Adjusting high soil pH and salinity with sugar beet-processing spent lime

The sugar beet processing industry uses large quantities of fine-ground, high-grade calcium carbonate (lime) to purify sucrose in the sugar extraction process. The by-product spent lime retains high reactivity and purity, making it an attractive liming material for acidic soils. Application of spent lime is a common practice through the sugar beet producing areas of the upper Midwest and northern Great Plains, where its primary function is the suppression of the soil-borne disease Aphanomyces root rot of sugar beet. The spent lime also contains about 20 lb P2O5 per ton, mostly as organic phosphorus impurities gained from sugar refining.

We often get questions about correcting high soil pH and salinity with spent lime. Salt-affected soils, saline and sodic, are a common problem across the northern Great Plains. These soils have high soil pH and present numerous agronomic and soil management problems. The soil amendment gypsum (calcium sulfate) is often applied to sodic soils (those with high sodium) to combat soil swelling and dispersion. The spent lime (calcium carbonate) also contains calcium, but it is very insoluble at high soil pH.

Each year, we get many questions about applying spent lime on soils with high pH and salinity. To answer these questions, AGVISE Laboratories installed a long-term demonstration project in 2008 to evaluate adjusting high soil pH and salinity with spent lime. We applied multiple spent lime rates and tracked soil test levels over seven years. There were no significant changes or trends in soil pH (Table 1) or salinity (Table 2). This is no surprise because the initial soil pH was high and buffered around 7.8-8.2, indicating the presence of natural calcium carbonate. If the soil already contains naturally occurring lime, what is the good of adding more lime? Moreover, calcium carbonate is very insoluble, so there is no expectation that more lime will decrease or increase salinity.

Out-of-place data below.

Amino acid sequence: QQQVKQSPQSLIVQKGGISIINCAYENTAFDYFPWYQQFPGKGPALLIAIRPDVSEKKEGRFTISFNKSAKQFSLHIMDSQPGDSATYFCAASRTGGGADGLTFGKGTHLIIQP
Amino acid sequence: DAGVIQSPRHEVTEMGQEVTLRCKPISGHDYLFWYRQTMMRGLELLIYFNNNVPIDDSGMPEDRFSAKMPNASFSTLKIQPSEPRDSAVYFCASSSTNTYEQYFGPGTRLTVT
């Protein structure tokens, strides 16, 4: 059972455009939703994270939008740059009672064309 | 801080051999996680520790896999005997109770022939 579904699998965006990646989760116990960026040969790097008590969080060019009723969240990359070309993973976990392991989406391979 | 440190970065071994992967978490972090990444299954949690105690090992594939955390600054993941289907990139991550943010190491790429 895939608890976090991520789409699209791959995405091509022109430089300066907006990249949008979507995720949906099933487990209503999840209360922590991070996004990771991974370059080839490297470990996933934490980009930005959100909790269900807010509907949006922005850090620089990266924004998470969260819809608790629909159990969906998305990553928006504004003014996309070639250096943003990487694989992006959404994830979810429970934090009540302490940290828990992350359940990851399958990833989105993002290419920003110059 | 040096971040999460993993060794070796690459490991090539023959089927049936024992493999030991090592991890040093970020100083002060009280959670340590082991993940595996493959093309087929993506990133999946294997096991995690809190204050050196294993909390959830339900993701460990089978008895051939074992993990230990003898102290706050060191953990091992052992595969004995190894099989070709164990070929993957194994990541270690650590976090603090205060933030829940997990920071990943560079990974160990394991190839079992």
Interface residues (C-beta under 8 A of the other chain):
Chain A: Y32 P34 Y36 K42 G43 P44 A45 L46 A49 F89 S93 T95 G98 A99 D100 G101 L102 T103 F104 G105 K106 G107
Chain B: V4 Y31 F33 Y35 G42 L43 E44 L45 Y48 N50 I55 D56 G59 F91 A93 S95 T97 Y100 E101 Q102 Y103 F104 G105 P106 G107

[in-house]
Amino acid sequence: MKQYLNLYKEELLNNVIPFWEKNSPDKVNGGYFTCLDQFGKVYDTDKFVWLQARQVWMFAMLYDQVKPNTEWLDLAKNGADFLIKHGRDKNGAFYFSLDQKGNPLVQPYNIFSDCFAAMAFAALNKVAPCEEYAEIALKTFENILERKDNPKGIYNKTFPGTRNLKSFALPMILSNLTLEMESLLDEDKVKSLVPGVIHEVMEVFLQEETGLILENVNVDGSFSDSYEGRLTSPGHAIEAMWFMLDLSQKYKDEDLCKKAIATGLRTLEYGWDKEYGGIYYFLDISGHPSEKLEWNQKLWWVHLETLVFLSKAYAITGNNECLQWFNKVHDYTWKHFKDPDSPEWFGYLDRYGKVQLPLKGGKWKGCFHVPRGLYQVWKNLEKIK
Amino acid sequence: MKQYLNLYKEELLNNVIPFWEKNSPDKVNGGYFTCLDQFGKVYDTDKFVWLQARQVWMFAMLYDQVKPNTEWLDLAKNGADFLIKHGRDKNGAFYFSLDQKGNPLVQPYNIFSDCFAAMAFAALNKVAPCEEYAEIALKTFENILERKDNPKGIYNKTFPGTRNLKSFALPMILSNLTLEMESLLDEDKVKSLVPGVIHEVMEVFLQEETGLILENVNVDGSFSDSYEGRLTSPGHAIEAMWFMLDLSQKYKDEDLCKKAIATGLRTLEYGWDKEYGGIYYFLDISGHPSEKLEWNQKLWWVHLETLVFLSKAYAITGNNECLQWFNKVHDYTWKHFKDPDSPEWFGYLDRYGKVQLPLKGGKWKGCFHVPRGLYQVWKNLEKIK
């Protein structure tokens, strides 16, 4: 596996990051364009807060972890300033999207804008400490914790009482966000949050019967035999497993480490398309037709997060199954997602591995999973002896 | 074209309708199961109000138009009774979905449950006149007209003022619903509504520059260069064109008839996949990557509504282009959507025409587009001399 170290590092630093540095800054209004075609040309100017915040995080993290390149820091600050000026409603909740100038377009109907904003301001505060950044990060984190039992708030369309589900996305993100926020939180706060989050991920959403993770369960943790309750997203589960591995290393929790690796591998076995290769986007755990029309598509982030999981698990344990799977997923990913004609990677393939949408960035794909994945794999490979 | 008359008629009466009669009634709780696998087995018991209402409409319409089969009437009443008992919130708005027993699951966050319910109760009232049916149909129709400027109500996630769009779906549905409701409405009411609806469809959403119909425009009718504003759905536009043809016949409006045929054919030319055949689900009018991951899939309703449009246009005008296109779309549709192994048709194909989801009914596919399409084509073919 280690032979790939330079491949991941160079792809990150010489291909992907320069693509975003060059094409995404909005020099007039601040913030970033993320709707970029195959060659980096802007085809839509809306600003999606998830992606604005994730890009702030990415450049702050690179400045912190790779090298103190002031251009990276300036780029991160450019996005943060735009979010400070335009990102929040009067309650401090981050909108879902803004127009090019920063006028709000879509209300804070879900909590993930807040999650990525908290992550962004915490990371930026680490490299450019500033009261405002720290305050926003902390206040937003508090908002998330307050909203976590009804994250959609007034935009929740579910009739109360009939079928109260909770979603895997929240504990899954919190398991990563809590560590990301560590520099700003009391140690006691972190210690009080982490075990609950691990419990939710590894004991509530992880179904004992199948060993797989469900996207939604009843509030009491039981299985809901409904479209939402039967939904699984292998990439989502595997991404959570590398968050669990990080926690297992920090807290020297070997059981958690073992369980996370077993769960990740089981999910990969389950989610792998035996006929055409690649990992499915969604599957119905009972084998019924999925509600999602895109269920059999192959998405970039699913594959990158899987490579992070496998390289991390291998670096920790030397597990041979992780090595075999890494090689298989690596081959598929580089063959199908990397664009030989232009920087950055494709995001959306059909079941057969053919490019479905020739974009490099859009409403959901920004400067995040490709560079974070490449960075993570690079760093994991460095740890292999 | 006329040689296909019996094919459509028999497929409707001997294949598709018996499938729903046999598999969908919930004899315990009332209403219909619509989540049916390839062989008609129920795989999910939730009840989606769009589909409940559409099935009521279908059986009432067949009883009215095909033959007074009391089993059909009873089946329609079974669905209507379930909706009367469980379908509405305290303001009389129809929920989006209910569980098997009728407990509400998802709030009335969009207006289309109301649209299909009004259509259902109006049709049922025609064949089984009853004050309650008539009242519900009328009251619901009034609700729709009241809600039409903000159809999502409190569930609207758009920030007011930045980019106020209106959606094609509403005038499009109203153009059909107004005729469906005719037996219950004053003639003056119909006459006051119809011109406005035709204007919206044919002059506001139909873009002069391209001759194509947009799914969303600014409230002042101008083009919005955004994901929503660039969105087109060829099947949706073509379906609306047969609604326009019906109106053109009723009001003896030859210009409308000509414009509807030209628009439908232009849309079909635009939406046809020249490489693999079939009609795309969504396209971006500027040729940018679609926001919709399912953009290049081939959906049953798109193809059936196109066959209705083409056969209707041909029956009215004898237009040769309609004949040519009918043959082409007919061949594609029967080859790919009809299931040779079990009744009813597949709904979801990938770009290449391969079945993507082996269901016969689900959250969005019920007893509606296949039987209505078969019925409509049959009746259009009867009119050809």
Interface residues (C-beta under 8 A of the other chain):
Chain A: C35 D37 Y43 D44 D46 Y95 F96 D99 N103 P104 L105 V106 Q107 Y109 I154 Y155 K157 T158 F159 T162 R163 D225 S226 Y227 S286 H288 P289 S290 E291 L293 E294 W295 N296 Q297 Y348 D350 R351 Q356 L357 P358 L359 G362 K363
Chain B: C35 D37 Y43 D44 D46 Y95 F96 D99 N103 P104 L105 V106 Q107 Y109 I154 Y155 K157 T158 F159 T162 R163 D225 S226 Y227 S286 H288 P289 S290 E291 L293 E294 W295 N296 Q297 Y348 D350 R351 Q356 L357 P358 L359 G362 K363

Since soil test levels did not change over seven years, we terminated the project in 2014. The research question was a conclusive dud. While spent lime is useful to amend acidic soils and suppress Aphanomyces root rot of sugar beet, it does not help on soils with high pH or salinity.



Table 1. Soil pH (1:1) following sugar beet-processing spent lime application on high pH soil.
Spent Lime Year Average
2008 2009 2010 2011 2012 2013 2014
1 7.8 7.7 7.9 7.8 7.7 8.0 8.0 7.80
2 7.9 7.9 8.1 7.9 7.9 8.0 8.0 7.94
3 7.9 7.9 8.1 7.9 7.9 8.1 8.1 7.95
4 7.8 7.8 7.9 7.7 7.8 8.1 8.0 7.85
5 7.8 7.8 8.0 7.9 7.9 8.0 8.0 7.90
6 8.0 7.9 8.2 8.0 8.0 8.1 8.1 8.00
Spent lime applied and incorporated September 2008. Soil sampled in fall.


Table 2. Soil salinity (electrical conductivity, EC 1:1) following sugar beet-processing spent lime application on moderately saline soil.
Spent Lime Year
2008 2009 2010 2011 2012 2013 2014
ton/acre ——————— dS/m ———————
1 1.5 1.2 1.8 1.1 1.6 1.2 1.8
2 1.9 2.1 2.3 2.5 2.3 2.0 2.0
3 1.9 2.2 2.6 2.5 2.4 1.9 1.9
4 1.0 1.3 1.4 1.2 1.5 1.9 1.9
5 1.7 2.2 2.2 2.3 2.2 1.7 1.7
6 2.6 2.1 2.1 2.9 2.5 1.9 1.9
Spent lime applied and incorporated September 2008. Soil sampled in fall.

Soil Salinity Analysis: Which method to choose?

This submission is courtesy of Dr. Heather Matthees, Research Soil Scientist, USDA-ARS, Morris, MN. It was originally published in the AGVISE Newsletter Fall 2017.

Salt-affected soils are a major problem for agricultural producers, resulting in $12 billion annual losses in crop production across the world. In the northern Great Plains and Canadian Prairies, soil salinity has always existed in some soils of the region, but the problem has become more widespread and severe since a hydrological wet period began in the 1990s.

Salinity is the overall abundance of soluble salts, which compete with plant water uptake and reduce crop productivity. The soluble salts pull soil water toward themselves in the soil solution, which leaves less soil water available for plant uptake. This causes an apparent drought stress, reducing crop productivity and sometimes may kill the plant. Soluble salts are naturally occurring and a product of regional geology in the northern Great Plains and Canadian Prairies. Since the 1990s, the hydrological wet period has raised the groundwater level and allowed saline groundwater to rise toward the soil surface, causing soil salinization. Saline soils are often called “salty,” “sour”, or “white alkali.”